In the last couple of months, the world has changed. This change has been dramatic and has had huge repercussions on the way we live and work. If you thought you weren’t ready for digital transformation before, you may no longer have a choice.
The recent disruptions have forced businesses all over the world to change the way they operate. Lockdown policies in many countries mean that non-essential businesses have had to close their offices and business premises and transition their operations to a digital model.
Millions of people are now working from home. Meetings and events are being held virtually via video conferencing software. Businesses have had to choose between operating almost 100 percent online or shutting up shop – potentially for good.
Previous research by McKinsey has shown that less than a third of companies are successful in digital transformation. But now those same companies may now have no choice. “Innovate or die” has never been a truer statement for businesses in the coronavirus era.
Chances are, your business has had to make some adjustments during these challenging times. But have you dived headfirst into these challenges and embraced the opportunity to evolve? Or are you just doing the bare minimum to get by and waiting for the day when everything can return to normal?
If you’re in the second group, your business is missing out on a huge opportunity. And you may be in for a reality check if you think everything will return to normal once restrictions are lifted.
Change is often uncomfortable, and it’s natural to resist it. But just because something is hard doesn’t mean it’s not worthwhile.
If you’re struggling, here’s our rough guide to how digital transformation can help your business to not only survive but also thrive in the face of extreme challenges.
Digital transformation is about a lot more than just the software you use, but getting it right is essential.
With many businesses needing to move to a telecommuting model on short notice, there may not have been time to fully assess and review the options.
But if you feel you chose an option in haste that isn’t really working out for your company, it’s certainly not too late to change.
Don’t consider technology for remote communication and collaboration a temporary fix until you can get back into the office again. Instead, look for ways you can continue to use these technologies to improve productivity and provide more flexible working opportunities.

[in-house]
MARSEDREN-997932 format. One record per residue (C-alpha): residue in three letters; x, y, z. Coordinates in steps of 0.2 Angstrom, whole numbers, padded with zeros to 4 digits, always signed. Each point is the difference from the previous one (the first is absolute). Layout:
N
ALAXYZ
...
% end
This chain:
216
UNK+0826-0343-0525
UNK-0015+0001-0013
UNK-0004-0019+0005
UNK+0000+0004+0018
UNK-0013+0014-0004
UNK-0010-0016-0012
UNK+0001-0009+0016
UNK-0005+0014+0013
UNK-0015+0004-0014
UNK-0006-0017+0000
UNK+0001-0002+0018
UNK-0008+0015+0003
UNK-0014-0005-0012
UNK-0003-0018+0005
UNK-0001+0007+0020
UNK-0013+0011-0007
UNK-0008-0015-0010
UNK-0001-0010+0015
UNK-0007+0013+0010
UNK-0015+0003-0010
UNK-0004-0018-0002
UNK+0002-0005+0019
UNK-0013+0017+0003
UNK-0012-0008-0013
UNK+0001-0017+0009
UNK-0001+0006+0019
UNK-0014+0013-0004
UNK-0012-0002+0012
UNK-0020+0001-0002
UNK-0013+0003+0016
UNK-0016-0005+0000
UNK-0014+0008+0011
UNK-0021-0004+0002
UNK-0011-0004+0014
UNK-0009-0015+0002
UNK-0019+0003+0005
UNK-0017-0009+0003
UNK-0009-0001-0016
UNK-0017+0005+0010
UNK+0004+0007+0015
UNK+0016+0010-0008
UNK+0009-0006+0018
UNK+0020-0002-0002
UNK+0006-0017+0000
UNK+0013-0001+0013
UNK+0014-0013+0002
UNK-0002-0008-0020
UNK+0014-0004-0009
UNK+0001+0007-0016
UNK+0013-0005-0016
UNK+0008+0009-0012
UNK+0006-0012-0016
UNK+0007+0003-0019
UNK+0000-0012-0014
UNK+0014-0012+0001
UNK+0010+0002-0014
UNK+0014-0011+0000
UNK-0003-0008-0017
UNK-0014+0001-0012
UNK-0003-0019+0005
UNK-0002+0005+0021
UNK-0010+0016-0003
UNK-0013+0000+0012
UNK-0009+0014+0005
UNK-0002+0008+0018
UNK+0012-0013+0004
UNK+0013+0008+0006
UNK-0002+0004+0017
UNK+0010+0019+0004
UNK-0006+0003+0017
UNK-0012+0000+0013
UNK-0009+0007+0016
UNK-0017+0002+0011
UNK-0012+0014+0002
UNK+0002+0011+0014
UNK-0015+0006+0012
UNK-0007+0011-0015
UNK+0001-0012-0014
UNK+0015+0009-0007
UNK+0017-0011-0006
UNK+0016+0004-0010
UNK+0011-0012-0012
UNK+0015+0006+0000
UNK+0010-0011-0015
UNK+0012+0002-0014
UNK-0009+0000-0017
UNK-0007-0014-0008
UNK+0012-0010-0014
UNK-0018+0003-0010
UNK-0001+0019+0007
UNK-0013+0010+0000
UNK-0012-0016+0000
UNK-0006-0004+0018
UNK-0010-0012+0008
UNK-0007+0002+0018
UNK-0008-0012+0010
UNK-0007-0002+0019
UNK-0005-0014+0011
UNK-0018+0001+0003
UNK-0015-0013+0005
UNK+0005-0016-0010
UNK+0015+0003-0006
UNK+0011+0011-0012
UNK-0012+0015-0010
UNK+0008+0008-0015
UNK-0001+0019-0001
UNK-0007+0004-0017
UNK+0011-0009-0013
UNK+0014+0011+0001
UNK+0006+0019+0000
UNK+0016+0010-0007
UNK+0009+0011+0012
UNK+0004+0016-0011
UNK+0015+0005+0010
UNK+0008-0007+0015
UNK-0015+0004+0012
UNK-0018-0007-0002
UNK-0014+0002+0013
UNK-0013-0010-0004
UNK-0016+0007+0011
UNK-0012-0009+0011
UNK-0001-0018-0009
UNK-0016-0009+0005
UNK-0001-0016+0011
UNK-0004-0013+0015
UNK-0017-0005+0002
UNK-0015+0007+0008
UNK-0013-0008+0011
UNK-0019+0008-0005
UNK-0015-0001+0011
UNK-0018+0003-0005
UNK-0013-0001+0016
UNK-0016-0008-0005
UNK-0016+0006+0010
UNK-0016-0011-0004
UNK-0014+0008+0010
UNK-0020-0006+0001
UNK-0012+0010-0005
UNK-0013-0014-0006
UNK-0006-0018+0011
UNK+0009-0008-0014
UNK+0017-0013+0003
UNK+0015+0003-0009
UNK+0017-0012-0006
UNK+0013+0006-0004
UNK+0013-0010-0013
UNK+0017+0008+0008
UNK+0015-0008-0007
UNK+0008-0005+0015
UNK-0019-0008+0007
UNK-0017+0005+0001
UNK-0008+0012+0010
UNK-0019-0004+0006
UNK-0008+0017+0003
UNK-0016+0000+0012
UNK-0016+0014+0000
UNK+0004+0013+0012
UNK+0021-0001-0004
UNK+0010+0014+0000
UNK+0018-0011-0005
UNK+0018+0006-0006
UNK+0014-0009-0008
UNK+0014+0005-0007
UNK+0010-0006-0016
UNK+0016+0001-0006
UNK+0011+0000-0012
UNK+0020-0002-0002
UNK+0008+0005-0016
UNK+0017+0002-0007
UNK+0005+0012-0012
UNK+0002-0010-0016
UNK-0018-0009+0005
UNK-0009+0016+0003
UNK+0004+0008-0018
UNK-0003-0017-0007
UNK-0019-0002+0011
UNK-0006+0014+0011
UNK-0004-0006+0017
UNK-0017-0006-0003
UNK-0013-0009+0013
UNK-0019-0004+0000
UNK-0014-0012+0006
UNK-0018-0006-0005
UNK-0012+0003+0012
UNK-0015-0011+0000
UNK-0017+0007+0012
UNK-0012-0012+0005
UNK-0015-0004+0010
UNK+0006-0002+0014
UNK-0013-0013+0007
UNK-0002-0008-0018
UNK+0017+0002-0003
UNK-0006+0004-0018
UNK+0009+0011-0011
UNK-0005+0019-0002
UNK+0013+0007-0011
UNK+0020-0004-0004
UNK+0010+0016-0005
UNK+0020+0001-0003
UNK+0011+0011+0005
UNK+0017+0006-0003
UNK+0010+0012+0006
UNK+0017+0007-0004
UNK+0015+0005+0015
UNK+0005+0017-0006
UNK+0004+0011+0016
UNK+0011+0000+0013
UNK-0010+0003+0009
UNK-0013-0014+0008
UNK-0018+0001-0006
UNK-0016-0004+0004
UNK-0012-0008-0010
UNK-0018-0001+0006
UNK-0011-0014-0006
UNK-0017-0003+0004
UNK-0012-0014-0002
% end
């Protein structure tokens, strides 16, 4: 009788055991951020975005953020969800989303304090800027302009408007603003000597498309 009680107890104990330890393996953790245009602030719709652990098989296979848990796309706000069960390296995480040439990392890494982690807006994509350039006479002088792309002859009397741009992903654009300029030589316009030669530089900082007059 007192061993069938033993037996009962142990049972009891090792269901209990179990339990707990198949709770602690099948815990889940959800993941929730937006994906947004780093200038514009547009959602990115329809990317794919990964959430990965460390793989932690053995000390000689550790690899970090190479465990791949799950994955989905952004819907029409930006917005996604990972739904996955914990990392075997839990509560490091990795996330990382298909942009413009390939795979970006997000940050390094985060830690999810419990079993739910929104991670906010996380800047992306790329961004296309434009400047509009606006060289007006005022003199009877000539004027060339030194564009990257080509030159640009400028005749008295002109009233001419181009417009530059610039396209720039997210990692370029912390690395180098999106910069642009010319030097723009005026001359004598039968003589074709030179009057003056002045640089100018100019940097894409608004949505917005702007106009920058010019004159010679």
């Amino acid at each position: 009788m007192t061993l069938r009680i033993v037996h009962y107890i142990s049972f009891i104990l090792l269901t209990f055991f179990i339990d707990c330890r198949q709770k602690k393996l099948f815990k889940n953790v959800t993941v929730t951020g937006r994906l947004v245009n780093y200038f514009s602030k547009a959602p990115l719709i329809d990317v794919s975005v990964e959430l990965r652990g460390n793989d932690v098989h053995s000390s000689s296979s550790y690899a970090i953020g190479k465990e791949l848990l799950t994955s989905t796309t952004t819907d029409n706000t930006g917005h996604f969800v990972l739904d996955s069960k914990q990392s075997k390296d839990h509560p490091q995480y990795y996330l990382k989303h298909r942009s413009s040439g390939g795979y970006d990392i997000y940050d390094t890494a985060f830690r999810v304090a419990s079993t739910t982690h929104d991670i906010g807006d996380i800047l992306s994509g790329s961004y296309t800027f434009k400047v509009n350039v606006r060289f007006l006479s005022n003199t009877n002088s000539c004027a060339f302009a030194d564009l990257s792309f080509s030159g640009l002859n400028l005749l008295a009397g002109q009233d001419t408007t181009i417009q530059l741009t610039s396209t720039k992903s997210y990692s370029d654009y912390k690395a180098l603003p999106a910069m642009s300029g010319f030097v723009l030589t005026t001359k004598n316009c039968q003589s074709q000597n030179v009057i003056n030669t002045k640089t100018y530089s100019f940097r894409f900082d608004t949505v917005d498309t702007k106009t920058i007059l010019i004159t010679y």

Consider this time your test period for experimentation. Take note of what’s working and what isn’t working. Try out a few different ways of communicating online and find out what seems to flow best for your company.
Some different types of technology you may be using or considering using right now include:
While many businesses operating on a mostly digital model were affected only superficially by the pandemic, others have had to make significant changes in order to keep money coming in.
Restaurants have switched to taking online order and making deliveries, gyms are offering live online fitness classes over Zoom, and some bakeries have even started to offer bake-at-home bread kits to both meet the growing need for a therapeutic pastime and overcome the shortage of flour and yeast in many grocery stores.
Now is the time to look for ways that the internet and digital technologies can help you to pivot and expand your business.
Many people dream of the opportunity to work from home, but reality rarely matches what they imagined, particularly at this point in time.
Your employees are being forced to adapt to a completely new way of working, many in less than ideal circumstances.
Outdated hardware, unreliable internet connections, and balancing home and work life when nobody can actually leave that home are all common issues that individuals are dealing with at the moment.
Productivity is important, of course, but so is the well-being of your employees. And it may not be realistic to expect your employees to stick to the same work hours and tasks as they would do on a normal working day.
Offer plenty of flexibility and seek regular feedback from your employees so you can adjust to their needs and offer any necessary support.
Small businesses serving customers face-to-face in their local area are the ones who have suffered most from lockdowns.
This is an excellent time to think big and expand beyond the limits of your local area.
Digital technologies make it possible for even the smallest companies to have a global reach. It may be time to start taking advantage of these opportunities and looking to market to a wider audience.
But this also means building trust. An independent coffee shop in a small town builds trust by providing great service and friendly faces to its loyal customers, but this is not possible when switching to a business model that involves shipping bags of coffee nationally.
Instead, businesses operating online must build trust online through brand stories, thought leadership, content marketing and social media. If nobody knows who you are, your job is to help them get to know and trust you by communicating regularly, developing a strong brand presence, and publishing useful and entertaining content that will grow your authority and reputation.
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